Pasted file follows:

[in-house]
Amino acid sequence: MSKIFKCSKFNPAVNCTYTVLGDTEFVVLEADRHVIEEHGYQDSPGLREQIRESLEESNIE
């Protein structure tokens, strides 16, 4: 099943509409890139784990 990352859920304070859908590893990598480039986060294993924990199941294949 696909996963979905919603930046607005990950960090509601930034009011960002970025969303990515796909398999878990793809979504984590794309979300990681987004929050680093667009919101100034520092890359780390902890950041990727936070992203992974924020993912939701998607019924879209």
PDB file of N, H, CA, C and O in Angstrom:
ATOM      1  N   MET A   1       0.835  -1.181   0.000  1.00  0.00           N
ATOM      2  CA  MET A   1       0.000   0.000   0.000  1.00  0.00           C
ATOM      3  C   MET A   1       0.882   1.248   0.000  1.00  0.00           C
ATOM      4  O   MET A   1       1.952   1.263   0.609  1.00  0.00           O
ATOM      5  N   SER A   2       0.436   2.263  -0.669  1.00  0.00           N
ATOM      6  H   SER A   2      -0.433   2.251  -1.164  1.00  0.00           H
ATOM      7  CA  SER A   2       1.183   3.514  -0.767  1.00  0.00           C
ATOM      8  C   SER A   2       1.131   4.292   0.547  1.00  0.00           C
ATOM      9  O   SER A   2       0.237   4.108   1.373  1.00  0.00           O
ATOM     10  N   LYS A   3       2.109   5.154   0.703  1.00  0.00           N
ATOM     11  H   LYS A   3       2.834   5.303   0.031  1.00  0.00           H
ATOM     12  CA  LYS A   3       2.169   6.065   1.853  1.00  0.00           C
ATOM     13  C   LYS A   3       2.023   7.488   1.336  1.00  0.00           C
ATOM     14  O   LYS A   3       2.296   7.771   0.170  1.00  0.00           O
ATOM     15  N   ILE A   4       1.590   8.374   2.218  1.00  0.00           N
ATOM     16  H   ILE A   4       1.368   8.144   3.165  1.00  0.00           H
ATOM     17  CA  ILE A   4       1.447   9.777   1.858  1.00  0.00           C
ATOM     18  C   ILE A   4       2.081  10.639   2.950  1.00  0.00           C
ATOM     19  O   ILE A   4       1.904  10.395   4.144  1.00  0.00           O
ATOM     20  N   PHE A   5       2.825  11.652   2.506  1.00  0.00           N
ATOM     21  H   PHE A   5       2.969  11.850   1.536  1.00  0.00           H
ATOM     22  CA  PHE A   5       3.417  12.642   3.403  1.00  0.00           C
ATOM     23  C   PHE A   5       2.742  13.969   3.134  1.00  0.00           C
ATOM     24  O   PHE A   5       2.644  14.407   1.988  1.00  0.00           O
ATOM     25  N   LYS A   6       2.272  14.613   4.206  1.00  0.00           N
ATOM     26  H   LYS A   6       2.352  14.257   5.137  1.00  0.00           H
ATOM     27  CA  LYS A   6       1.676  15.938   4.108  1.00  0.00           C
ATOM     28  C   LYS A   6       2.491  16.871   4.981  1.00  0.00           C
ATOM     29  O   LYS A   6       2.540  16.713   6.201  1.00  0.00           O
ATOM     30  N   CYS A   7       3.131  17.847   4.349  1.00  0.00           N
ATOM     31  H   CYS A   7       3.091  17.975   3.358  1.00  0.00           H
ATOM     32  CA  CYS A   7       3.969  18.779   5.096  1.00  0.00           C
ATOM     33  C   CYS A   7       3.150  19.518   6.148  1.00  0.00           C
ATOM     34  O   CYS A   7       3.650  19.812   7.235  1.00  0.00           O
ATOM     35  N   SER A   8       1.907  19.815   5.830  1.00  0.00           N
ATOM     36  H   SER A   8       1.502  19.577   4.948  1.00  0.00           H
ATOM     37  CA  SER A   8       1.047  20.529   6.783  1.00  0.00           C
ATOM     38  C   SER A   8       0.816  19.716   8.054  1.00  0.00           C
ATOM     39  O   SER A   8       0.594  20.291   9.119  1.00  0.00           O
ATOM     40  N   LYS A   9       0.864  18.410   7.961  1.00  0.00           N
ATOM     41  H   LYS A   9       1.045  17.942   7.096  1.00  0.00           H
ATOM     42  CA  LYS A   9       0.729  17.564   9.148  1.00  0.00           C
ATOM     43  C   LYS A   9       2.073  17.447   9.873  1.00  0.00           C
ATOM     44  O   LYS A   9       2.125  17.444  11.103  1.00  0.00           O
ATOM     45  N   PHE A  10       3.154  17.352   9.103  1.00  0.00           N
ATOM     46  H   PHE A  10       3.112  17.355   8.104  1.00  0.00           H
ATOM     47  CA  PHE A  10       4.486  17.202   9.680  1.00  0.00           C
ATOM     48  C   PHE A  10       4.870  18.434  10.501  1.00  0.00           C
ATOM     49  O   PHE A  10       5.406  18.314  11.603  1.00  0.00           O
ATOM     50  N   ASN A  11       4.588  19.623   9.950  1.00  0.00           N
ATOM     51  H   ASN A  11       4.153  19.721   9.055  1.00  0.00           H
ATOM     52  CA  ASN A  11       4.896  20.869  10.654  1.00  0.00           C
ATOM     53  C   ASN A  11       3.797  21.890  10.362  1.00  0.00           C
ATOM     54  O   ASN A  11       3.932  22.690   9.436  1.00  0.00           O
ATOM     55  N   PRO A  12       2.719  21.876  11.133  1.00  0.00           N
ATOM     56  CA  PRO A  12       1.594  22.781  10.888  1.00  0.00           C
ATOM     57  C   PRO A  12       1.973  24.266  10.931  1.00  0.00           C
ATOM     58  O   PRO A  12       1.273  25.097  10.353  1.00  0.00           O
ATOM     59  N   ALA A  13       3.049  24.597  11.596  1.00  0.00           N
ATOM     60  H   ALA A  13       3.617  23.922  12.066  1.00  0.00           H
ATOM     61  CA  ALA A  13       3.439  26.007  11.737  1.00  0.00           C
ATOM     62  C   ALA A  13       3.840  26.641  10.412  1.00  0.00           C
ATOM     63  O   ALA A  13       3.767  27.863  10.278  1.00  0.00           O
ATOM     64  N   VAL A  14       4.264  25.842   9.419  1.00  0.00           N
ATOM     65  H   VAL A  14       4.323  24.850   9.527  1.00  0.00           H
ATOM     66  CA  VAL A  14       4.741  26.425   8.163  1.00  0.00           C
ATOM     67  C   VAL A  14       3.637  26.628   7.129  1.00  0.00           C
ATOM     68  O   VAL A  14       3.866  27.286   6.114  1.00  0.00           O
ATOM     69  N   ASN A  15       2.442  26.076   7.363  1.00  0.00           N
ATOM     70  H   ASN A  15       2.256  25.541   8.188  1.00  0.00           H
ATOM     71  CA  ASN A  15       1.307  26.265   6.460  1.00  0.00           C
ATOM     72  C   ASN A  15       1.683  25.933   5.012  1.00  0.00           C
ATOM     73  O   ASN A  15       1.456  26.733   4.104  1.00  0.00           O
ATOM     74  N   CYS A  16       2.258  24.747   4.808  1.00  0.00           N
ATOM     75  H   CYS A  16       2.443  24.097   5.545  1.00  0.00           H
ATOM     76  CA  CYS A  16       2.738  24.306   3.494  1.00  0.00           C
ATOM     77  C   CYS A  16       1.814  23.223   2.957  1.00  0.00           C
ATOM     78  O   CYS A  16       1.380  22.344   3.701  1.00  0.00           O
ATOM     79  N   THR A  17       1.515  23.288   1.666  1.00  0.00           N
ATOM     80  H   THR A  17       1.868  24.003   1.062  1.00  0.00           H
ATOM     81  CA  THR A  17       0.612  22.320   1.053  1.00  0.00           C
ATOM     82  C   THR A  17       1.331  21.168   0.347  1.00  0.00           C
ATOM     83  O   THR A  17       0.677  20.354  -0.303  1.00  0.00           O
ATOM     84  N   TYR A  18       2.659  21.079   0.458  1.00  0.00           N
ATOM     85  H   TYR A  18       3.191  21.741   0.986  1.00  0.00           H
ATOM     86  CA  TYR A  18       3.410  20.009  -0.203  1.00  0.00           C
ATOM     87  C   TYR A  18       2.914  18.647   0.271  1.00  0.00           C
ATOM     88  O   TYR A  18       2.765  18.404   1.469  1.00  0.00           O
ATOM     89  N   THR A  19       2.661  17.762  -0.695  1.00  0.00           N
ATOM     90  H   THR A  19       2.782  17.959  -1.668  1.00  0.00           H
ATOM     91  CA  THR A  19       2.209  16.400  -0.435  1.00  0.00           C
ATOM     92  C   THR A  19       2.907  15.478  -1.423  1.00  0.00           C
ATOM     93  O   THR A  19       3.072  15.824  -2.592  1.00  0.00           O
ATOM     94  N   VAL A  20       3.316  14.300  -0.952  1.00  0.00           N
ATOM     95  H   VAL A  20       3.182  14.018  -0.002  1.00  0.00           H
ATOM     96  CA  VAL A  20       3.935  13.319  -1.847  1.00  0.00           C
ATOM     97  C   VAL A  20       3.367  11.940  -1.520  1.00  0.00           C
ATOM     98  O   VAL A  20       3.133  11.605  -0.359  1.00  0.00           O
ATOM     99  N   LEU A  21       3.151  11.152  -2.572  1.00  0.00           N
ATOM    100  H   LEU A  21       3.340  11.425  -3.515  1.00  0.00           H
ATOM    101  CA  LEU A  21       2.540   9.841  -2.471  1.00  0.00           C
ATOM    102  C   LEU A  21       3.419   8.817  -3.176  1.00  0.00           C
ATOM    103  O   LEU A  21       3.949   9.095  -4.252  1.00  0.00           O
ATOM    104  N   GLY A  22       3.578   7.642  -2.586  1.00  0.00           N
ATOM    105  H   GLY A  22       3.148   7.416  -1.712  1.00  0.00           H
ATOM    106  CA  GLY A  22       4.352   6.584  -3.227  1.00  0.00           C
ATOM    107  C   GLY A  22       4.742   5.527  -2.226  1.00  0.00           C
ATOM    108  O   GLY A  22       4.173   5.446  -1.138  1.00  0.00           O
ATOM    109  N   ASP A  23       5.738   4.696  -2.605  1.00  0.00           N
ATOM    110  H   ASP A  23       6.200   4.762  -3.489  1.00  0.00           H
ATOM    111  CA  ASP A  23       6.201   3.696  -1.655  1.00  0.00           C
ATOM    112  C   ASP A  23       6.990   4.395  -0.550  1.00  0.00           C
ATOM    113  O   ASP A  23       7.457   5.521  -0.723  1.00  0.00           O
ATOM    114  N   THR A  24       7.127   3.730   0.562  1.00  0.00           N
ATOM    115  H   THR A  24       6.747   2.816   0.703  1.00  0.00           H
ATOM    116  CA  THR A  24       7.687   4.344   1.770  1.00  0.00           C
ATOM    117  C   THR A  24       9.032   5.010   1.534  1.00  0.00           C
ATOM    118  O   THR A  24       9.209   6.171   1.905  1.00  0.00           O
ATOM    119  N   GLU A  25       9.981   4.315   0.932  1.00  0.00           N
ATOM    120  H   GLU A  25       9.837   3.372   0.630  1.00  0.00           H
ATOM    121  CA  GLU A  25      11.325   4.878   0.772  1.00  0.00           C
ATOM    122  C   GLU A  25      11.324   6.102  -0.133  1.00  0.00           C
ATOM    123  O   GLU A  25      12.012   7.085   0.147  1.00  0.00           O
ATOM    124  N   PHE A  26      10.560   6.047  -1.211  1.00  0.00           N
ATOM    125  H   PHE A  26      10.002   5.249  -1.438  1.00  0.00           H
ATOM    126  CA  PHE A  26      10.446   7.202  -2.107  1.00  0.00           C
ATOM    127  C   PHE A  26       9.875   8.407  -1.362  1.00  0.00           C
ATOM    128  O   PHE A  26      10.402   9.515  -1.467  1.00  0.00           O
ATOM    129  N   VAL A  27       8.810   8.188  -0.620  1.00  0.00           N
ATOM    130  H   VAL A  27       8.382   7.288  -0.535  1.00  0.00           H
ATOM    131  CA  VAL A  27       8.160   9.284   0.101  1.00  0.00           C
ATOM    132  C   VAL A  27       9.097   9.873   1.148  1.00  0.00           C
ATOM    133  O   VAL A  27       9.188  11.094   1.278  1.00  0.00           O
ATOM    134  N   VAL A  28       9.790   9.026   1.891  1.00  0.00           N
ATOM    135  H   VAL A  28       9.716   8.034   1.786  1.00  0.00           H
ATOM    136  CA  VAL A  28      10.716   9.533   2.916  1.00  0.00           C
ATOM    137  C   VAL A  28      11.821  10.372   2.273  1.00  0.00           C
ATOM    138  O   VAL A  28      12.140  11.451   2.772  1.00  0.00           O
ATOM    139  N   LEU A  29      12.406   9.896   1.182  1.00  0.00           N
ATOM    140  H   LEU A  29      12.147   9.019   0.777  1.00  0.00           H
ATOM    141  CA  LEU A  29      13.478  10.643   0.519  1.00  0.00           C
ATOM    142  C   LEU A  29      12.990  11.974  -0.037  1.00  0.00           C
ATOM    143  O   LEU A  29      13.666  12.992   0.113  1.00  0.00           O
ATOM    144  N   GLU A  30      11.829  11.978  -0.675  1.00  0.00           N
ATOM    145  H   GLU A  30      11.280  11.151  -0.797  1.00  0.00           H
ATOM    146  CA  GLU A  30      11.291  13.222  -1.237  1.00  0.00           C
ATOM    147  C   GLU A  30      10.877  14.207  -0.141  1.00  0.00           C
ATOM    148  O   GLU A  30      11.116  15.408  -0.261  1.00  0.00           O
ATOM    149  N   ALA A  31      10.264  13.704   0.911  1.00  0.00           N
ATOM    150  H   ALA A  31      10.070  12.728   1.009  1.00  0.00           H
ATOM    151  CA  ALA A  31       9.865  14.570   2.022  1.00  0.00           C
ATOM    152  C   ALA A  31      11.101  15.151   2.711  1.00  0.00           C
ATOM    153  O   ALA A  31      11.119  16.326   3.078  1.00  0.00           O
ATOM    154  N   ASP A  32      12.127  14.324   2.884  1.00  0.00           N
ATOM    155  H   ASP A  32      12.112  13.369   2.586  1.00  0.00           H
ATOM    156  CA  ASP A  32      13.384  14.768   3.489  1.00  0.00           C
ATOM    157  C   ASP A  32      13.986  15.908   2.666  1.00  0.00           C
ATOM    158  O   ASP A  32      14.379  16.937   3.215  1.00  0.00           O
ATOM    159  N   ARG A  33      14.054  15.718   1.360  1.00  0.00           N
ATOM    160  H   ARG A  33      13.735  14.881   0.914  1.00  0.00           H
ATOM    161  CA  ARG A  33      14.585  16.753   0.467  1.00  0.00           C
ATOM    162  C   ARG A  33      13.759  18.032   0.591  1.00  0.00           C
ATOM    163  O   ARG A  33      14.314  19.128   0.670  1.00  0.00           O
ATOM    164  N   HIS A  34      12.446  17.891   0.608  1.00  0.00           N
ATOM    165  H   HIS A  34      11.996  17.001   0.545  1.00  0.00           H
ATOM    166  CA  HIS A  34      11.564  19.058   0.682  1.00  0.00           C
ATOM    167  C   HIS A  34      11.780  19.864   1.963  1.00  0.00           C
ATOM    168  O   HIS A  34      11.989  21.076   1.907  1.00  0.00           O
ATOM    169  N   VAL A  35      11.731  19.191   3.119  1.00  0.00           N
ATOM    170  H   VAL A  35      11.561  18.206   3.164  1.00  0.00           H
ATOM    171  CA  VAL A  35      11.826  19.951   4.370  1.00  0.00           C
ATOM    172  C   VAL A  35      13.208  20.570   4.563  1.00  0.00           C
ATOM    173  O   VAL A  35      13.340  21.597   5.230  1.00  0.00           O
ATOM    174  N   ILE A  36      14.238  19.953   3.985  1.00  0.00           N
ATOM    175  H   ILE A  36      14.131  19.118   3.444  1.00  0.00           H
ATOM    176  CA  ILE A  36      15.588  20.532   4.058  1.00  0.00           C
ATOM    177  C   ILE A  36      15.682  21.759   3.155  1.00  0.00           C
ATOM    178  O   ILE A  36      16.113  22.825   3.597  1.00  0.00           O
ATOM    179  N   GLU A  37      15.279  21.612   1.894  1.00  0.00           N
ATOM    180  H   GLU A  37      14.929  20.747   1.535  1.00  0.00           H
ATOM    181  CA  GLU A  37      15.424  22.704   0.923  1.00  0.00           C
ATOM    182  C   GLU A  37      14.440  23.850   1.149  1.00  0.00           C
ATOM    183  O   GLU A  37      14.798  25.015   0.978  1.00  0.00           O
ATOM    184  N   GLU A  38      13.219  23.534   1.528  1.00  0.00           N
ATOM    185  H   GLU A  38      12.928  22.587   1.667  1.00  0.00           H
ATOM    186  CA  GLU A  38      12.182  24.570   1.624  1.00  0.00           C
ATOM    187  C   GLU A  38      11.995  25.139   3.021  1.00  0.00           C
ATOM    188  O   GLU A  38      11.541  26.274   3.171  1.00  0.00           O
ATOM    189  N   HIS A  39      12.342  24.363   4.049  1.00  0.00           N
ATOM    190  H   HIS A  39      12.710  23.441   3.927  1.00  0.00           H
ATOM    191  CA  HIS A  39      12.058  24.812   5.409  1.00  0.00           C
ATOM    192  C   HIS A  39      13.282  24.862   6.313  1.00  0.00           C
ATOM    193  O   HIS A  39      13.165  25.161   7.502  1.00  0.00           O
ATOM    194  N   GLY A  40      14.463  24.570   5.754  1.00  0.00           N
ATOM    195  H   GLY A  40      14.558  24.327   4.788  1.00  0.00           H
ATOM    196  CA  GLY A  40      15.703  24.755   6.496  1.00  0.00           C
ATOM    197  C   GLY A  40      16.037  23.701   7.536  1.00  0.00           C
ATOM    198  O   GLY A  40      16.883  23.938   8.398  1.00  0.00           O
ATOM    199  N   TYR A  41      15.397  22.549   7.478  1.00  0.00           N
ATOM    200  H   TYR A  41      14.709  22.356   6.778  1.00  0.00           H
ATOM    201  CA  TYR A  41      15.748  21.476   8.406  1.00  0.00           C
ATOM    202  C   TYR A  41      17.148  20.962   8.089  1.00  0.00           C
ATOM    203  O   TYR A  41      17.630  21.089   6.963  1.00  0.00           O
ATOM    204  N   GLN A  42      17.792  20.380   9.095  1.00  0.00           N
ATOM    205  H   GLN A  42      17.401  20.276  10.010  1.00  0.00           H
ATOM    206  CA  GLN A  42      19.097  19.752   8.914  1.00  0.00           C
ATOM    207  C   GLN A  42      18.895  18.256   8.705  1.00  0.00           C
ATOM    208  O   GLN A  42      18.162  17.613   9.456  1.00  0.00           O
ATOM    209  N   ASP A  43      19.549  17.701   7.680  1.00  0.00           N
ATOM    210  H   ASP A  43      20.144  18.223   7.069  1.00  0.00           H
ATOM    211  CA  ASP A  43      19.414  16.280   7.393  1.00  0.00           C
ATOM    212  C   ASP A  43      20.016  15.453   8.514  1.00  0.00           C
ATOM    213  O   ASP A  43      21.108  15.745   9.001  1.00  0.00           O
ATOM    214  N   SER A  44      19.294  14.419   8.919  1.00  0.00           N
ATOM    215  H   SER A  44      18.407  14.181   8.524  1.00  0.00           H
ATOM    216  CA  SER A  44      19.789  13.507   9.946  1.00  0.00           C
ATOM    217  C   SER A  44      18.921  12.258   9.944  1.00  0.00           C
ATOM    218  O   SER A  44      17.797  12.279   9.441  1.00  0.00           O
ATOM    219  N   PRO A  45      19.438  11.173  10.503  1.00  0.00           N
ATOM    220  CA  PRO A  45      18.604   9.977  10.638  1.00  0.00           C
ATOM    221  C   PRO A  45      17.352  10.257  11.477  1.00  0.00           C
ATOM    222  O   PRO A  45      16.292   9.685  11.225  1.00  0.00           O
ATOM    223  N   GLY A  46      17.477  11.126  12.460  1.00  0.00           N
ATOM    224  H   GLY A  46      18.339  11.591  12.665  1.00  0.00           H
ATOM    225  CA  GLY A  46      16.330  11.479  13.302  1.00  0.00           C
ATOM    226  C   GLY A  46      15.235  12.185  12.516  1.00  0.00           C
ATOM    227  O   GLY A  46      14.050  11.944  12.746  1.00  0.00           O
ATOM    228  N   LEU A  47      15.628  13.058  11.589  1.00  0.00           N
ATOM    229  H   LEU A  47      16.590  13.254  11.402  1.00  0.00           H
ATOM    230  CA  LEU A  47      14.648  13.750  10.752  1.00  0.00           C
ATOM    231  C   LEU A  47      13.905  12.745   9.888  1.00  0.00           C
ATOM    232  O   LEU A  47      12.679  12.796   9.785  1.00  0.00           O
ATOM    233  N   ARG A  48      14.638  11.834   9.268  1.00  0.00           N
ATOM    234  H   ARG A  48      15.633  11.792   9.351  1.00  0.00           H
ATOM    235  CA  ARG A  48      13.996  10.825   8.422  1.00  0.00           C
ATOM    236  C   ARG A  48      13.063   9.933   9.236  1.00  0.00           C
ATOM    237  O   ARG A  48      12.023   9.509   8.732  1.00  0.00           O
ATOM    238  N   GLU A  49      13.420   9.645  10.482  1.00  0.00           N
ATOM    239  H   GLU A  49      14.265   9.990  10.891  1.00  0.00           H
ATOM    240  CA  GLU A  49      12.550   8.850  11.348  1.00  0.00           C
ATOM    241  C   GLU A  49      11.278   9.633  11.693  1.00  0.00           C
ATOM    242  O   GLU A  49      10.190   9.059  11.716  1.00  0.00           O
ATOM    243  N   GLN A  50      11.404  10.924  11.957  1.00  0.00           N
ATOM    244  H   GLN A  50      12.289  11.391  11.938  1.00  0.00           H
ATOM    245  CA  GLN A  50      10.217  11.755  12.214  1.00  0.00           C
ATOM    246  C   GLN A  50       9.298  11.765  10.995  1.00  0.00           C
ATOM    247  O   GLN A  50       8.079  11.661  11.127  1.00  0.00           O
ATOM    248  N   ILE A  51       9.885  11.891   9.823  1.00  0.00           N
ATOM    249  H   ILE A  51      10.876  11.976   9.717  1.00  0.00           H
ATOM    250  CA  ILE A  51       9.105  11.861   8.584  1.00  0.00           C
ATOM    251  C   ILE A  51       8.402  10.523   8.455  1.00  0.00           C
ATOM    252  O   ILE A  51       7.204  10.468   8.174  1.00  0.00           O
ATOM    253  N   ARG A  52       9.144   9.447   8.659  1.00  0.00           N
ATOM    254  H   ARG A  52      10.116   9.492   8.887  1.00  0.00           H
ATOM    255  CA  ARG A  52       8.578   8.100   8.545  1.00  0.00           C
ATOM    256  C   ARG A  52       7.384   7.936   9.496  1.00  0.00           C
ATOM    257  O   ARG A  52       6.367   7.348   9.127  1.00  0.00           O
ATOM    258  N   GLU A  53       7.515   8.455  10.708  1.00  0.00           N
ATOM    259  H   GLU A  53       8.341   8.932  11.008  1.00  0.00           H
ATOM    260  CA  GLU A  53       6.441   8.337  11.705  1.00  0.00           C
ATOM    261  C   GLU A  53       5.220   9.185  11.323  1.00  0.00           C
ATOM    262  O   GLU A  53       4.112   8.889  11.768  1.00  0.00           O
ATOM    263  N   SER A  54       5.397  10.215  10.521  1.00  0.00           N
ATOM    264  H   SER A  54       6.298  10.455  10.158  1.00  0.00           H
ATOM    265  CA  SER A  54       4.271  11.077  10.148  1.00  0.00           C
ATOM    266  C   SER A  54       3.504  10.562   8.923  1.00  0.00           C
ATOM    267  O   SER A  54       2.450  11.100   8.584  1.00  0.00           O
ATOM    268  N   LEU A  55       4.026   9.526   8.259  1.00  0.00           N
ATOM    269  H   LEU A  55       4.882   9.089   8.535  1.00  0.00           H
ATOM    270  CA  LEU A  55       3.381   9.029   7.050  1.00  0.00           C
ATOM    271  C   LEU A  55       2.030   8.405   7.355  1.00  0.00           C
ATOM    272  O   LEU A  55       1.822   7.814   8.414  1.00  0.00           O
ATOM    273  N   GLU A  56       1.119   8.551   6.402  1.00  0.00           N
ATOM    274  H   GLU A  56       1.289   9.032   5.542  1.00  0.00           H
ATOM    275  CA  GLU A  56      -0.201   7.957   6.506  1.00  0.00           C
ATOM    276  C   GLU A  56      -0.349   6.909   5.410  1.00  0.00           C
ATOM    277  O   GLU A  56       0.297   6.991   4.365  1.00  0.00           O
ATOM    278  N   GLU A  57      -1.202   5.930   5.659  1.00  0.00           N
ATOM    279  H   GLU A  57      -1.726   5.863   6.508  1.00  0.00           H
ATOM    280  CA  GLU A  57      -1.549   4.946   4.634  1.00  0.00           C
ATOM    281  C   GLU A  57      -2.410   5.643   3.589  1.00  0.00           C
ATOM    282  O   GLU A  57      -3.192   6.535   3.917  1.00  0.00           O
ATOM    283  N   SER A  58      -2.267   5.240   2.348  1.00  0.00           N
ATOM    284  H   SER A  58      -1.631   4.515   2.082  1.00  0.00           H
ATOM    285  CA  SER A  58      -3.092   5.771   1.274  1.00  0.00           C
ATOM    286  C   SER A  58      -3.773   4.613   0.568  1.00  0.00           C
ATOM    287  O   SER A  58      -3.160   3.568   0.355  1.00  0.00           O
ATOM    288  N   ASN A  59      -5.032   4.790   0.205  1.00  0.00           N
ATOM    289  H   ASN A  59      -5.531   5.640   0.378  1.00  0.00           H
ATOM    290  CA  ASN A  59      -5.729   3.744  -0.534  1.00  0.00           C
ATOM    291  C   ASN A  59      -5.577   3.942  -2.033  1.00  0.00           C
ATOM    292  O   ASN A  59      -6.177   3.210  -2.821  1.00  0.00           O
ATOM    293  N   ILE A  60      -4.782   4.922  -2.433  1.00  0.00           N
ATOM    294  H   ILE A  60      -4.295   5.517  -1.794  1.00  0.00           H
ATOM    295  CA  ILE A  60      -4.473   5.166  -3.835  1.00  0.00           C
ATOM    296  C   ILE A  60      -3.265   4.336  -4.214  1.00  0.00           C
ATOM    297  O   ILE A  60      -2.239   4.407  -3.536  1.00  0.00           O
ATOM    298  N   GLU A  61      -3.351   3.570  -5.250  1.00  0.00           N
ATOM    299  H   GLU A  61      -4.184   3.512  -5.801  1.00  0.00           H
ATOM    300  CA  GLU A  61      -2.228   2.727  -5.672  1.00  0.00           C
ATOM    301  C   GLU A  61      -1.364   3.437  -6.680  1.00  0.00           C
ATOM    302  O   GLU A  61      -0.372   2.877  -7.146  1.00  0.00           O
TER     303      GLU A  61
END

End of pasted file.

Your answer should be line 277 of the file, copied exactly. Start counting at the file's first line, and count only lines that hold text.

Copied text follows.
ATOM    273  N   GLU A  56       1.119   8.551   6.402  1.00  0.00           N